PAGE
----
21 October 2009

When does debt become a moral issue?

One trillion is big. If you counted back one million seconds, it would be a little over 11 days ago. One trillion seconds ago? 31,710 years. One trillion is big. Yet, that number is often bandied around as the increase in our national debt this year.

This arouses my indignation toward our bureaucracy until I look at the choices we make with our own money as individuals. About 43% of American families spend more than they earn every year. The average household carries $8000 in credit card debt for a grand total of just under 2 trillion dollars**. Clearly debt accumulation affects every area of our culture from the family to the government. But is debt a moral issue? Does God have anything to say about it?

In Mark 10:17-22, Jesus told a rich young man that his salvation was dependent on giving all he had to the poor. Yet in Luke 19:1-10 we see that Jesus extolled Zacchaeus’ salvation, who had pledged to give half of his money away. Is our salvation dependent on what we give away? If so, how much is needed? The answer lies not in the details but in our hearts. Christ must be in his proper place as sole ruler of our lives and this is revealed in what we do with our stuff.

Debt is a moral issue when it points to our idolatry. In his letter to the Romans, Paul explains that our fundamental sin lies in our worship and service of created things rather than the Creator (Rom. 1:25). Where do we seek life or help? (John 17:3 and Psalm 121:1)? If money becomes our life and help, there is never enough. Debt is often a sign of the discontented worship of money.

Consider the following signs that may indicate money has become your security and/or borrowing money has become your savior.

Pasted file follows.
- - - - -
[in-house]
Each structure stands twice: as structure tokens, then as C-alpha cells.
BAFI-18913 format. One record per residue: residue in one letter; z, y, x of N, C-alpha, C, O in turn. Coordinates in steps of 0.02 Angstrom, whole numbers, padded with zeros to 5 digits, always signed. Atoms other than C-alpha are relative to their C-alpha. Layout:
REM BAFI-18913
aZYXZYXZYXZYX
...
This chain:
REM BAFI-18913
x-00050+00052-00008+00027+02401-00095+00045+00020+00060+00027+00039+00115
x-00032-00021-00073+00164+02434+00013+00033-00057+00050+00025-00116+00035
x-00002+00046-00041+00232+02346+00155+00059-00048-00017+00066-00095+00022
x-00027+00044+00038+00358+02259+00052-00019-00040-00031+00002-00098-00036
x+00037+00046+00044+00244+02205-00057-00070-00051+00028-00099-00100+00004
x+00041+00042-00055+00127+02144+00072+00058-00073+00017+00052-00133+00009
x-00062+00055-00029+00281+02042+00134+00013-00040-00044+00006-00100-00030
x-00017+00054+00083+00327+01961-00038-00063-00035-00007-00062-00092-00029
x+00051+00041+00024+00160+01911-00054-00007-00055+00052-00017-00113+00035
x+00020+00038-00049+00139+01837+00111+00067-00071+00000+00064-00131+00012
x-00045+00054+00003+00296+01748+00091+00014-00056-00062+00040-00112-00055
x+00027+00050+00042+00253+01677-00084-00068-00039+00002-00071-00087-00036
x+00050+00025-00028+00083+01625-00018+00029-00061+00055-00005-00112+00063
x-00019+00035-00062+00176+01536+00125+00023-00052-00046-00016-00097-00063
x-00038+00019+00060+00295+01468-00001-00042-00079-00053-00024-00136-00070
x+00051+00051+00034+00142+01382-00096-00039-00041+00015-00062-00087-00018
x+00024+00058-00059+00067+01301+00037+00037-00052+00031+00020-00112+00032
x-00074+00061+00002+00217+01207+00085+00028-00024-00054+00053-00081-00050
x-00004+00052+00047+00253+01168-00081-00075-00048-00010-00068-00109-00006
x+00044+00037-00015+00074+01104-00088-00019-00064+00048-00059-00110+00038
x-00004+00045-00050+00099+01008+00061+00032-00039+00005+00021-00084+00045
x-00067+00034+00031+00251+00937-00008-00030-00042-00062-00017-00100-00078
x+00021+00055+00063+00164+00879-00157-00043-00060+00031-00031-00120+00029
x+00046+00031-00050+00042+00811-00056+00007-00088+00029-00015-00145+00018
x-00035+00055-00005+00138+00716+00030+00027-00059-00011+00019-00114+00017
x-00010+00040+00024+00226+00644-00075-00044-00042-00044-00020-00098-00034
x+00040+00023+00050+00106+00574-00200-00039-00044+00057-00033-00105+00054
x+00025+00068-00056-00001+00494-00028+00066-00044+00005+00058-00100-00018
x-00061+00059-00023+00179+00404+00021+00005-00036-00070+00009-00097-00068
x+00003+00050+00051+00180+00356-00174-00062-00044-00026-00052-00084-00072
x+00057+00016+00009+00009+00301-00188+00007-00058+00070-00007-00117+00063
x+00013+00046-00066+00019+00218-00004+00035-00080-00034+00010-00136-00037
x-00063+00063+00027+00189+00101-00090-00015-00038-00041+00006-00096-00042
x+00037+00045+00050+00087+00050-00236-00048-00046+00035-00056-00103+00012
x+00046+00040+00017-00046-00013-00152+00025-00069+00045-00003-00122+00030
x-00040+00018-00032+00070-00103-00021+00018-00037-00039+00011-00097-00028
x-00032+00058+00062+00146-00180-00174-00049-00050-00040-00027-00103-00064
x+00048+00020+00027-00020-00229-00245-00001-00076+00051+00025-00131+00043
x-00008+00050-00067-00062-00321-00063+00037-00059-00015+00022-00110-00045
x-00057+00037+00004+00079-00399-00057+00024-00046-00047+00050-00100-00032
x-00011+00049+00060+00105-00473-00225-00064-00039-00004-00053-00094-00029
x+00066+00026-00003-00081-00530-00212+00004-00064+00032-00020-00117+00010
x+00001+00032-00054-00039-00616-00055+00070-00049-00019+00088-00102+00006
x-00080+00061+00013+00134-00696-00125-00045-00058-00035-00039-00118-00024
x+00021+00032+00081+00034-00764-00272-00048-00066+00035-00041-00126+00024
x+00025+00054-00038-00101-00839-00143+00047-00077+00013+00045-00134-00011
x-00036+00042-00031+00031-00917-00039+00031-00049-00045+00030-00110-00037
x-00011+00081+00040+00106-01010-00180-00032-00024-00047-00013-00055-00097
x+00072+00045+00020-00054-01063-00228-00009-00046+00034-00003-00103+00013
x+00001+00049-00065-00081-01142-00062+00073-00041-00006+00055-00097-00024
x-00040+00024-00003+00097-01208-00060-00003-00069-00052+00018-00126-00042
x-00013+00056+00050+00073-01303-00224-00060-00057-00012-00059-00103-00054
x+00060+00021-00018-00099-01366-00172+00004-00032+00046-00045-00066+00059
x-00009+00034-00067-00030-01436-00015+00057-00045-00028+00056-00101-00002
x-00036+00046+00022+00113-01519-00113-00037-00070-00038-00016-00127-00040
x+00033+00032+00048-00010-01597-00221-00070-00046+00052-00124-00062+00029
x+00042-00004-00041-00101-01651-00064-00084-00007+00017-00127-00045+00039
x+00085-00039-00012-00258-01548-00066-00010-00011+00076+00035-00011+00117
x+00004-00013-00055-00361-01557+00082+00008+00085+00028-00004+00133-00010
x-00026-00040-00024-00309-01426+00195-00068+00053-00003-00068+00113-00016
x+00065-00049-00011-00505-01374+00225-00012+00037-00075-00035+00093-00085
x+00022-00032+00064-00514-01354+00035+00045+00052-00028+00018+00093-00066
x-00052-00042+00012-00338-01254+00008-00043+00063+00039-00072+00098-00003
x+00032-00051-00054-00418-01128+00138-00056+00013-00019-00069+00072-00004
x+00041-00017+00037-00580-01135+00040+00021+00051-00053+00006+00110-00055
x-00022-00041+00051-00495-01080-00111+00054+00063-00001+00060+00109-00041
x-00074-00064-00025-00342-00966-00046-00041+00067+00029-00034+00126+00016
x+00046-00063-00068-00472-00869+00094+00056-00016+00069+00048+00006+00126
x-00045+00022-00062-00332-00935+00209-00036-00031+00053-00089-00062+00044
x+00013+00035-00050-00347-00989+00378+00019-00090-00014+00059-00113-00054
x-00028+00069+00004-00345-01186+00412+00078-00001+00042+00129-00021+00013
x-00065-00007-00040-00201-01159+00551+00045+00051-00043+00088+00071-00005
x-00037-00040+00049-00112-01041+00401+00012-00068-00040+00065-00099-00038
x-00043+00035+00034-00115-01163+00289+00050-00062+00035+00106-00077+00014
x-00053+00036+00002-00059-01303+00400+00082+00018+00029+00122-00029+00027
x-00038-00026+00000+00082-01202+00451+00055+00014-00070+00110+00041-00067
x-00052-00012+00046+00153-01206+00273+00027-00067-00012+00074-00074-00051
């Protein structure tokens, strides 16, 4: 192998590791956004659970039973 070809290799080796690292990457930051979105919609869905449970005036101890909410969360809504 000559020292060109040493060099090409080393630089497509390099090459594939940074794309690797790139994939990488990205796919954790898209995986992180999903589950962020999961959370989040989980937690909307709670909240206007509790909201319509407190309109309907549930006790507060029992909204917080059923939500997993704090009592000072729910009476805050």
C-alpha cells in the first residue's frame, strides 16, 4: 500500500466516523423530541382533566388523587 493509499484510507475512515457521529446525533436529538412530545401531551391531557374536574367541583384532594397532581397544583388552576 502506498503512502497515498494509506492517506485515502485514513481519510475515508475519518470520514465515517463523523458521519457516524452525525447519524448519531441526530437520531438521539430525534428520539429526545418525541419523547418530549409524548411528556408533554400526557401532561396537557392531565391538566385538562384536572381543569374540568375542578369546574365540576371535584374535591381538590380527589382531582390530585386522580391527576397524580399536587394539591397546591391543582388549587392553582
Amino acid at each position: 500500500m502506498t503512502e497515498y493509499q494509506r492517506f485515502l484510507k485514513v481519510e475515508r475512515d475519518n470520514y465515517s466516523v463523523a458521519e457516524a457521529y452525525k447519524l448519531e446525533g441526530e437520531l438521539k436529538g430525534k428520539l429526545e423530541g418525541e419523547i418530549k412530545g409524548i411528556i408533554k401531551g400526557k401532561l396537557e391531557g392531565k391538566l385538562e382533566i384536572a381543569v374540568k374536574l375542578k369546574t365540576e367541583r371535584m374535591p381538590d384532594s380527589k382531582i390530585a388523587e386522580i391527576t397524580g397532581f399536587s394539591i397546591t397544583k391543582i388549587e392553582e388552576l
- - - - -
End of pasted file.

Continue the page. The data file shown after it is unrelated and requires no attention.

• Does your debt come at another’s expense? Love does no harm to a neighbor (Romans 13:10). Will someone else have to pay your debt? If so, it will do harm to their finances and it’s a sign that money has a place it shouldn’t.
“Owe no one anything except to love each other, for the one who loves another has fulfilled the law.” – Romans 13:8
  • Is debt a persistent struggle? This may indicate an insatiable search for life and security that money cannot satisfy.
  • Do you struggle with dishonesty or lack of transparency with respect to financial matters? Jesus connected truthfulness with obedience when he told Pilate “Everyone who is of the truth listens to my voice.” (John 18:37). Dishonesty is often the tool we use to get what we want more than God.
Why it must be addressed?
God has created a world where immoral behavior has devastating downstream affects. Immoral debt is enslaving to us (Prov. 22:7) and, often, comes at other’s expense. To live insatiably robs men of dignity (James 4:1-4) and dishonors God and the Gospel (Phil. 4:11-13).

How do we address it?
First, don’t be a hypocrite. Don’t rail against something that has a hold on your own life. Live a life of contentment evidenced by a life free from debt (or, at least, increasing debt) and be generous.

Second, assuming no hypocrisy, help your friends, family and representatives understand the unwise and destructive nature of accumulating debt. No individual or government has ever borrowed their way to a healthy, productive and happy life.


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